COLUMBUS — The baseball campaign that was 2018 provided a lifetime of memories for the members of the Minford Falcons’ baseball team and the loyal supporters that have followed the tight-knit group along their journey.
Two thrilling, come-from-behind victories over Wheelersburg and Waverly at home — which allowed Minford to win its first outright SOC II Championship in 50 years. A third come-from-behind victory over Crooksville in the Division III, Chillicothe II District Semifinals behind the efforts of senior Payton Davis, whose single back up the middle continued a run to ultimately remember. And the solid play of Minford’s defense, who combined to record just one error over four district/regional affairs, as well as the effective pitching duo of Ethan Lauder and Elijah Vogelsong-Lewis, who stranded 17 baserunners in Division III, Region 11 victories over Valley and West Lafayette Ridgewood, won’t be forgotten.
But whether a program wins it all or falls short of the ultimate prize, the run ultimately comes to an end at one point or another.
For Minford, that day proved to be Thursday as Coldwater, in a Division III OHSAA State Semifinal matchup, used effective two-out hitting to plate eight runs over the first two innings of action, which was a hole that the Falcons couldn’t dig their way out of as Minford fell by an 11-0 margin in five innings to see its magic carpet ride come to a close at Huntington Park in Columbus.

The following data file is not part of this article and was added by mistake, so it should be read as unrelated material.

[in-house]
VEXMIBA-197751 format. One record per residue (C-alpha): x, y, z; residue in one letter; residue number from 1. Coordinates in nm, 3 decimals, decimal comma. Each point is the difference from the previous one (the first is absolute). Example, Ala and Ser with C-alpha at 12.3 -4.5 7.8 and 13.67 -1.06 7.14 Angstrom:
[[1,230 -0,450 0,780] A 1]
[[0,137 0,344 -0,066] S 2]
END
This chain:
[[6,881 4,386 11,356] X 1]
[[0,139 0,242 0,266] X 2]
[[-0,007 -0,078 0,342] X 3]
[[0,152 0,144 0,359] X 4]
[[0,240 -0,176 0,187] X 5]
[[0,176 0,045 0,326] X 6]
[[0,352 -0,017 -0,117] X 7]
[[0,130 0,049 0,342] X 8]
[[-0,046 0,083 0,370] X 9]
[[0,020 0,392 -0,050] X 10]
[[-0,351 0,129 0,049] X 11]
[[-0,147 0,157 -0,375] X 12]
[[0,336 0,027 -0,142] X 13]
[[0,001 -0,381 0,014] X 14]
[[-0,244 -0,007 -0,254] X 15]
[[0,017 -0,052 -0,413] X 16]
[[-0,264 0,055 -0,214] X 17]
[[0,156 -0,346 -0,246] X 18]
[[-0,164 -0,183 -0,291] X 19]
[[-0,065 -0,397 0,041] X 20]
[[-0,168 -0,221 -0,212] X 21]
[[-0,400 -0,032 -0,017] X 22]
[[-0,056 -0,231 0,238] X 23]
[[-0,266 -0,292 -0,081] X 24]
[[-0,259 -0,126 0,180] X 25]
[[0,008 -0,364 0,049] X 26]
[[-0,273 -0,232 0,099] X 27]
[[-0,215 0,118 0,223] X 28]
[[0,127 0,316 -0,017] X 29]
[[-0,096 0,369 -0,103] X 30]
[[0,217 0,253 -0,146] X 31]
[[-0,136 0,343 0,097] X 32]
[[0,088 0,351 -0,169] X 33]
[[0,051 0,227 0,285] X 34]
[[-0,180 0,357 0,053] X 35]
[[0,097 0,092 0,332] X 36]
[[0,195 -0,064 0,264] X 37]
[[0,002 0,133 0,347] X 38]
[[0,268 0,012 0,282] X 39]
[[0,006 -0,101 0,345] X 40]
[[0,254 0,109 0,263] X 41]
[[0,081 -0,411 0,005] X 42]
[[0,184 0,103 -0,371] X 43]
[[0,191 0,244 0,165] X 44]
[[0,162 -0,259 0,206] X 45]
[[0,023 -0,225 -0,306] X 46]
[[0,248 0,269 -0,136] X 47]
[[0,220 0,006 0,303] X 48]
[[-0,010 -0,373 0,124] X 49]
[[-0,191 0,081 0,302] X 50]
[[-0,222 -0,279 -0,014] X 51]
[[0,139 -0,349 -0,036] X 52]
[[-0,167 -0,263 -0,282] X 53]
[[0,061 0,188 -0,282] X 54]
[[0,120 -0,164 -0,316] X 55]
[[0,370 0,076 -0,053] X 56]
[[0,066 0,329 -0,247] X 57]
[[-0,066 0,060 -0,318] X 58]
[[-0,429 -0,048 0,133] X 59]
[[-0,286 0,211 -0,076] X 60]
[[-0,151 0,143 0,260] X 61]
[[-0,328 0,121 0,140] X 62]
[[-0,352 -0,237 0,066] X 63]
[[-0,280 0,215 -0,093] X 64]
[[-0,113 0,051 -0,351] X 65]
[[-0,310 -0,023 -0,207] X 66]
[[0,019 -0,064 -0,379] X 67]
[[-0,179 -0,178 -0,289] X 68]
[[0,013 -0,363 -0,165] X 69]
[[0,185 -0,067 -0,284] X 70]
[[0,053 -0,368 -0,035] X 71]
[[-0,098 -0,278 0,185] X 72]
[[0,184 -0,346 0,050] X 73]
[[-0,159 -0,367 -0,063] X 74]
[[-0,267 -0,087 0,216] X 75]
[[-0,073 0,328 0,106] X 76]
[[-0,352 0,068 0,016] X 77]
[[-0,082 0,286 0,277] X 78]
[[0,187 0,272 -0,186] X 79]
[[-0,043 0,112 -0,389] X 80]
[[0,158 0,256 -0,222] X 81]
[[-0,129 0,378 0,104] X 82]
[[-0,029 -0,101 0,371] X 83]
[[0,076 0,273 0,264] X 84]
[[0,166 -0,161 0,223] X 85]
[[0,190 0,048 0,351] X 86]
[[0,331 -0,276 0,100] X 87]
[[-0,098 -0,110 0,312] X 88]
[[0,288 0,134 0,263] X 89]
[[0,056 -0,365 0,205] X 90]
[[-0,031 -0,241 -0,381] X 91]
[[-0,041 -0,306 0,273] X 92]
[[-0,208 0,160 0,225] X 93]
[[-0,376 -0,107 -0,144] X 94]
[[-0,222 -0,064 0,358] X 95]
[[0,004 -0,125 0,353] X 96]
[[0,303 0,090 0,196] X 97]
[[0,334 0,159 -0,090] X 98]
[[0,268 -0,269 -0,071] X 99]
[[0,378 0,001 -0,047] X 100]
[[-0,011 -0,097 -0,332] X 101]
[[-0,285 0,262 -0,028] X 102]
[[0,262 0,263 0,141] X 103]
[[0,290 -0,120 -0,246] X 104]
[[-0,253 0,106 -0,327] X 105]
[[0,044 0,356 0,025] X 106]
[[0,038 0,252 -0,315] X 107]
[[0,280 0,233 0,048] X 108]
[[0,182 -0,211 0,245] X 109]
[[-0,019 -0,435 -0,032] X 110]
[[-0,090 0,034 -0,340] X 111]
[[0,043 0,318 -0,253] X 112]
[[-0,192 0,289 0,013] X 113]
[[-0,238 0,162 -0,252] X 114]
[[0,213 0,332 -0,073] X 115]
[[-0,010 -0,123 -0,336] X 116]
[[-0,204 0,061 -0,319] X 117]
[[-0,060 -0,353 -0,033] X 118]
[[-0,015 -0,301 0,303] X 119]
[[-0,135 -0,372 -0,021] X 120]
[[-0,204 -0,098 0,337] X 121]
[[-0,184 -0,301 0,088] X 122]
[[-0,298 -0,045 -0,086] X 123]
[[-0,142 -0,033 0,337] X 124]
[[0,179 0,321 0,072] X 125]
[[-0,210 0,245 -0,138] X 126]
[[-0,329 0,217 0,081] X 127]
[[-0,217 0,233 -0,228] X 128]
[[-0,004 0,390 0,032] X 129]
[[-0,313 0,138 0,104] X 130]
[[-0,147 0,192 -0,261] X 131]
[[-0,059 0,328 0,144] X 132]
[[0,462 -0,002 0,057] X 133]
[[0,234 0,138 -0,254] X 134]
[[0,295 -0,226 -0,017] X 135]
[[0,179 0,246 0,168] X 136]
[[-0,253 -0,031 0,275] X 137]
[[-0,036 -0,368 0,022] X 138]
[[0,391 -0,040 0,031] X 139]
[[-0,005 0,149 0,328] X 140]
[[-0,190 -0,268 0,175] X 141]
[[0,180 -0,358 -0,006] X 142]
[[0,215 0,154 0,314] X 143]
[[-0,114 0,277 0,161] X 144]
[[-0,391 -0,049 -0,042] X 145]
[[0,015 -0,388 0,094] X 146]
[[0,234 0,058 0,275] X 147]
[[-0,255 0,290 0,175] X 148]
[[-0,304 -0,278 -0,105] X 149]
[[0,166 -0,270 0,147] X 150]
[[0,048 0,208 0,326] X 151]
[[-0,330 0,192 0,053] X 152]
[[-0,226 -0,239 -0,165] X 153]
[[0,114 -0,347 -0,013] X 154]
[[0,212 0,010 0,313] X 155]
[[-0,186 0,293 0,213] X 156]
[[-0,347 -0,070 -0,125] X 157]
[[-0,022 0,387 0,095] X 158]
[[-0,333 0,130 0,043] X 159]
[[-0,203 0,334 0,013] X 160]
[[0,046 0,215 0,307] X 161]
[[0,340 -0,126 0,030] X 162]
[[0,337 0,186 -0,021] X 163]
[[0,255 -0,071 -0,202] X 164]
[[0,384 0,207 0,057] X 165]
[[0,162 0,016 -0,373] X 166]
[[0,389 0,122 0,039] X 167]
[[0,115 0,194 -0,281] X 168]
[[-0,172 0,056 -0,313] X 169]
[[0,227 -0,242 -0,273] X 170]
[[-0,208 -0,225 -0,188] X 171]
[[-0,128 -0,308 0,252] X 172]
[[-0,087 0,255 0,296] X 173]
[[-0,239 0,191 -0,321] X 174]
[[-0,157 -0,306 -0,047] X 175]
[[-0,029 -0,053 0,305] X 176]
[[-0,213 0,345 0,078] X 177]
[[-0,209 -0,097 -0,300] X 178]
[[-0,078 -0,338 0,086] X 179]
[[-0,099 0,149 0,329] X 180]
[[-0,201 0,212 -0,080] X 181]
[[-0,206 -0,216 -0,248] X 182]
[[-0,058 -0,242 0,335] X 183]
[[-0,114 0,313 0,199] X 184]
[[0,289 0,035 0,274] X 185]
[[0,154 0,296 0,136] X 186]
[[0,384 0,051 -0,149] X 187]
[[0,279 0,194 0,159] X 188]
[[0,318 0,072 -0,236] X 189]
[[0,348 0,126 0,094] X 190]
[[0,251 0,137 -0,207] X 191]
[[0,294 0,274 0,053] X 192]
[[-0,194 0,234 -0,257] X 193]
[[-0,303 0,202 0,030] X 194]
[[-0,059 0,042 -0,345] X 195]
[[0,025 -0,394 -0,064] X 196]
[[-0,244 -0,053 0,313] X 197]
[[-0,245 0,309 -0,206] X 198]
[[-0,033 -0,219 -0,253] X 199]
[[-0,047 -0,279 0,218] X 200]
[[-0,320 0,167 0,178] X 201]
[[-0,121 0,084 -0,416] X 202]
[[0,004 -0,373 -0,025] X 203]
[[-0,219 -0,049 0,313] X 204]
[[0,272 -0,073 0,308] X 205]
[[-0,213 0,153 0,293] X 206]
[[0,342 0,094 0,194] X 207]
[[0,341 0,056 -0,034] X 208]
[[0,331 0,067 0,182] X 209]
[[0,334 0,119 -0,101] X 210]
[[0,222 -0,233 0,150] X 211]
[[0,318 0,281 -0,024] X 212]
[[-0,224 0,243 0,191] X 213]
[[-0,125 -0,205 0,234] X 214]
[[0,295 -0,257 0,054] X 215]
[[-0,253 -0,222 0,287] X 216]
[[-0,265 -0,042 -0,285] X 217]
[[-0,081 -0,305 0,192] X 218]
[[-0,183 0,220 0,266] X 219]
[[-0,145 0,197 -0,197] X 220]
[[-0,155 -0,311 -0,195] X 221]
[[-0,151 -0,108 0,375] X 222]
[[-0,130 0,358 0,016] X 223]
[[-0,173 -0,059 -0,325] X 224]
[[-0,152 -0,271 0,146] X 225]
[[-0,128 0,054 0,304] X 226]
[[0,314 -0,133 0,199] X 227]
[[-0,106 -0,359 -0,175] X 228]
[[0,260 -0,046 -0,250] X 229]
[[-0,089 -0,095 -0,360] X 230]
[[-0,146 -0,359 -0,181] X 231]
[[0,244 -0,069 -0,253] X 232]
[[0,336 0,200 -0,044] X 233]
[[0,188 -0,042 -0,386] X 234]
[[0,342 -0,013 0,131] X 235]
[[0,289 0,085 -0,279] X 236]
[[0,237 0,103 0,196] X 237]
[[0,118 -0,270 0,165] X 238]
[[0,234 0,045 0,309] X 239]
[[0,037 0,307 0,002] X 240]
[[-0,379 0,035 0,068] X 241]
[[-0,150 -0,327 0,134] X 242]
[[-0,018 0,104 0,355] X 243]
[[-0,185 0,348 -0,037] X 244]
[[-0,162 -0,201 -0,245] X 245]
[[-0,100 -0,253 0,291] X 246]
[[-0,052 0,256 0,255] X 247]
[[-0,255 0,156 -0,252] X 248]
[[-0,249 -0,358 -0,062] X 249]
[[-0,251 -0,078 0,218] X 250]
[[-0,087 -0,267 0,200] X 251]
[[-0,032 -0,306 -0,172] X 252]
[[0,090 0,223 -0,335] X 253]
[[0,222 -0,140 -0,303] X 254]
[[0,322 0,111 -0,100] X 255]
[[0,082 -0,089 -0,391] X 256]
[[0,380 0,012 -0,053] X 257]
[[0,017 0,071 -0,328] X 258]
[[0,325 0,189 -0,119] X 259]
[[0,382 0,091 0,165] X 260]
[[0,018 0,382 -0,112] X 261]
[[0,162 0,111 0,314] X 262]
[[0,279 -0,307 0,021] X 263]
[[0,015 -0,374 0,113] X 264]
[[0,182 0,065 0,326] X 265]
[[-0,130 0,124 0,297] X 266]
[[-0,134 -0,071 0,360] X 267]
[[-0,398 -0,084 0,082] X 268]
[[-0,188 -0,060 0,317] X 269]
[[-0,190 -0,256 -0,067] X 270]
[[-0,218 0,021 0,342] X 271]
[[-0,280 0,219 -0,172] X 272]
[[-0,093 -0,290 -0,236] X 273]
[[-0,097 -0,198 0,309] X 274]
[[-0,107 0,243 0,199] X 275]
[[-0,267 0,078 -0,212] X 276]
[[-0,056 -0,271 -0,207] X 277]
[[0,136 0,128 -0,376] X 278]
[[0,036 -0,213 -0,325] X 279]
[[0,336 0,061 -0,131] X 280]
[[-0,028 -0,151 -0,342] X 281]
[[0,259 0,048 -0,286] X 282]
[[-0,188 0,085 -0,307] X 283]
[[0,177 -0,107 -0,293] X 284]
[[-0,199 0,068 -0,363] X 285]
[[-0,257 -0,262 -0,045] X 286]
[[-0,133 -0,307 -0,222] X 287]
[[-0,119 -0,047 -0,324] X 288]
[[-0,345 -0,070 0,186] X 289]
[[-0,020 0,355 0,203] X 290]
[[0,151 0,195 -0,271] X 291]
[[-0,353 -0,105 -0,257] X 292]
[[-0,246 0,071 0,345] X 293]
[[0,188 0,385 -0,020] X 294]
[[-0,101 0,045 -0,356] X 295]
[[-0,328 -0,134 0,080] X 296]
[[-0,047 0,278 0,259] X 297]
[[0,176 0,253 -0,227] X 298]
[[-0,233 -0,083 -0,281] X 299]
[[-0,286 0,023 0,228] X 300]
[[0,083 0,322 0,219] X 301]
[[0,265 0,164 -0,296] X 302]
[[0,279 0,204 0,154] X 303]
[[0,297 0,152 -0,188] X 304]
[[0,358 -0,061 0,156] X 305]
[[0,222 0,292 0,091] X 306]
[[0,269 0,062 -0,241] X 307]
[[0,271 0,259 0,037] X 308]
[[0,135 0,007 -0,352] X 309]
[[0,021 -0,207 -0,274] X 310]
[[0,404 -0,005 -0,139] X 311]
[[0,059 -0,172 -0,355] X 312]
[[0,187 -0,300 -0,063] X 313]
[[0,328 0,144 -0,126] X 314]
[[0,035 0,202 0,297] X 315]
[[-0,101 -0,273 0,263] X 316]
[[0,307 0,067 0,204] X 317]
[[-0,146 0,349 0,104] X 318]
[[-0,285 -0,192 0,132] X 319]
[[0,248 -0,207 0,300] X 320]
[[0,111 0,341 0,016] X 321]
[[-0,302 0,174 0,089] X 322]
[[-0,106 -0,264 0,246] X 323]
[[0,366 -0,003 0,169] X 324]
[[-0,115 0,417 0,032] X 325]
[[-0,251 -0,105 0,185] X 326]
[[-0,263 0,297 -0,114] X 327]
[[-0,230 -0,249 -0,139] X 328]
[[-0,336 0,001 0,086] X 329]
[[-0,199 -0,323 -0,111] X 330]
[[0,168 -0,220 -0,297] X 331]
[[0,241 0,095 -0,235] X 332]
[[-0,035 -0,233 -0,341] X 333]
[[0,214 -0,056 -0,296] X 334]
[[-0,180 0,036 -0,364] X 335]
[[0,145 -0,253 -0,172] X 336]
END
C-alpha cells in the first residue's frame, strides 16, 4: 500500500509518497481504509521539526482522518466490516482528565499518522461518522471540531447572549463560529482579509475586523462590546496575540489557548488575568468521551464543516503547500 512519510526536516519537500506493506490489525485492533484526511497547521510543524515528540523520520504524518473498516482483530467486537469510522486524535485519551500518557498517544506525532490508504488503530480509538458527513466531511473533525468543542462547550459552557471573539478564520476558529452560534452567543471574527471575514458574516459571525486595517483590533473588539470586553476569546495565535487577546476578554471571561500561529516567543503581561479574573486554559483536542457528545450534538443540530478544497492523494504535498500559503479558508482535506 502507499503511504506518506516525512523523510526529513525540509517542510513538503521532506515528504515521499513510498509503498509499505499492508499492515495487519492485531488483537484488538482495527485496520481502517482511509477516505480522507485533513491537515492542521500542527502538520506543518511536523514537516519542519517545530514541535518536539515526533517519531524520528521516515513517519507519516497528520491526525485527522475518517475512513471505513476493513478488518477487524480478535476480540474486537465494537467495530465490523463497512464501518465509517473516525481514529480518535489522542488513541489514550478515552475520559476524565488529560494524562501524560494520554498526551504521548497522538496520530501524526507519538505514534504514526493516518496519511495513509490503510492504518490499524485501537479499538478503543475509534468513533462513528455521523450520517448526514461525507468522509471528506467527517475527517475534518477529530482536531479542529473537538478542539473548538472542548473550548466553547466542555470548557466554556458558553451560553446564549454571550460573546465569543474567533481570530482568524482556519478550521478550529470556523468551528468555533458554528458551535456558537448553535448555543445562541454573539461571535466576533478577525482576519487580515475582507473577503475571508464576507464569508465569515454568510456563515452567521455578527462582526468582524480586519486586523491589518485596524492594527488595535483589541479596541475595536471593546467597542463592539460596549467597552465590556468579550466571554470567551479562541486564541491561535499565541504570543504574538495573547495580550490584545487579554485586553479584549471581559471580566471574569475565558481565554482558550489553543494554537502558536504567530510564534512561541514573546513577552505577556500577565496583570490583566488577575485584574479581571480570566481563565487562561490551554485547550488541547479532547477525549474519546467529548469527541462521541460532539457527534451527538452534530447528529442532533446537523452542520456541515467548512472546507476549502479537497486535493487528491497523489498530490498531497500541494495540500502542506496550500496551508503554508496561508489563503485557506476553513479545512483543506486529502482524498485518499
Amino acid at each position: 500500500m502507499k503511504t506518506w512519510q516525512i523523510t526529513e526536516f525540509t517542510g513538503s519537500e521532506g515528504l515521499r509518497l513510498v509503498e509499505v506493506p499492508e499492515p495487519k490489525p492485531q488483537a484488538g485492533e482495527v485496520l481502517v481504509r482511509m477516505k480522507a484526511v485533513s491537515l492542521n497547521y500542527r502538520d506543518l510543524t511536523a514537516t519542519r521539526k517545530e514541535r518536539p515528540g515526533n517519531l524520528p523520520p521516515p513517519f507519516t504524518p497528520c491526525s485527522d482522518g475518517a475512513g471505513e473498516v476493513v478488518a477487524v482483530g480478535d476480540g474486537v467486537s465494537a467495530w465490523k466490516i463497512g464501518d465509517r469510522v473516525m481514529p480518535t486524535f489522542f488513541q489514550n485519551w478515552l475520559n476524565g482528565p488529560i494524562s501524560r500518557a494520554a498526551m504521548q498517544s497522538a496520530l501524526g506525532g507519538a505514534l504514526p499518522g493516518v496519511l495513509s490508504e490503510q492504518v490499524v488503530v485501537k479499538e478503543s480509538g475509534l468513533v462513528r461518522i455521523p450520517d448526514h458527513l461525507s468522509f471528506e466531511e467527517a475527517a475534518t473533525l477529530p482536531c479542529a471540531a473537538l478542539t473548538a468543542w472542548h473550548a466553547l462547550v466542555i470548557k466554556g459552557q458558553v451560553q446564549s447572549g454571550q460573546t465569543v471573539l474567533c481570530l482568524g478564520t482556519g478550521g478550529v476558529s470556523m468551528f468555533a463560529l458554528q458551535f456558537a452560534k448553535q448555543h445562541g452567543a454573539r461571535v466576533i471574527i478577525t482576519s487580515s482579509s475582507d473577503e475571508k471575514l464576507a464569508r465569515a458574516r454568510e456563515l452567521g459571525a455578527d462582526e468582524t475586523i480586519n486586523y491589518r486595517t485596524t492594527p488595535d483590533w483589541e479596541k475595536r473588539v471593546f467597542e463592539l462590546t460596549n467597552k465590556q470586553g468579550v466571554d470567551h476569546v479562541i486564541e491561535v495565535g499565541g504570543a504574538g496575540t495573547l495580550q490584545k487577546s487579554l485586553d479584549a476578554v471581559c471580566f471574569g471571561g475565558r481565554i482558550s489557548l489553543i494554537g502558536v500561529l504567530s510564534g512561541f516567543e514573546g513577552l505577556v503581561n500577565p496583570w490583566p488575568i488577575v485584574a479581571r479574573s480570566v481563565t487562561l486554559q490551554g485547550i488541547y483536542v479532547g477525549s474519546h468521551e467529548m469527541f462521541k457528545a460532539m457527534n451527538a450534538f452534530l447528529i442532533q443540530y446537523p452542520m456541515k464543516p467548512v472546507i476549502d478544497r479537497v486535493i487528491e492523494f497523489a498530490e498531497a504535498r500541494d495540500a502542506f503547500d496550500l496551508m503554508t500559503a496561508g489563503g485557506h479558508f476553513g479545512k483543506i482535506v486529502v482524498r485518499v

The effort in getting to this stage, however, was certainly of the yeoman’s variety — and something that second-year head coach Aaron Hopper is extremely proud of, even though Minford didn’t play up to its normal standard on Thursday.
“I don’t want to say that we overachieved, because getting to Huntington Park should be expected out of every team that you have, but these guys, for as young as they are, definitely played higher than expectations this year, especially with the numbers that we’ve got. We played loose all season. Today, we definitely did not play loose. In addition to Coldwater hitting the baseball well, we walked five batters and had five errors, and against a team like that, you can’t do that and expect to win. They’re a good ballclub and they will make you pay for mistakes, which is what they did to us today.”
After going down in 1-2-3 fashion to begin the first frame, Minford’s Elijah Vogelsong-Lewis looked as if he might do the same as the game’s opening batter, Austin Riethman, flied out innocently to center field.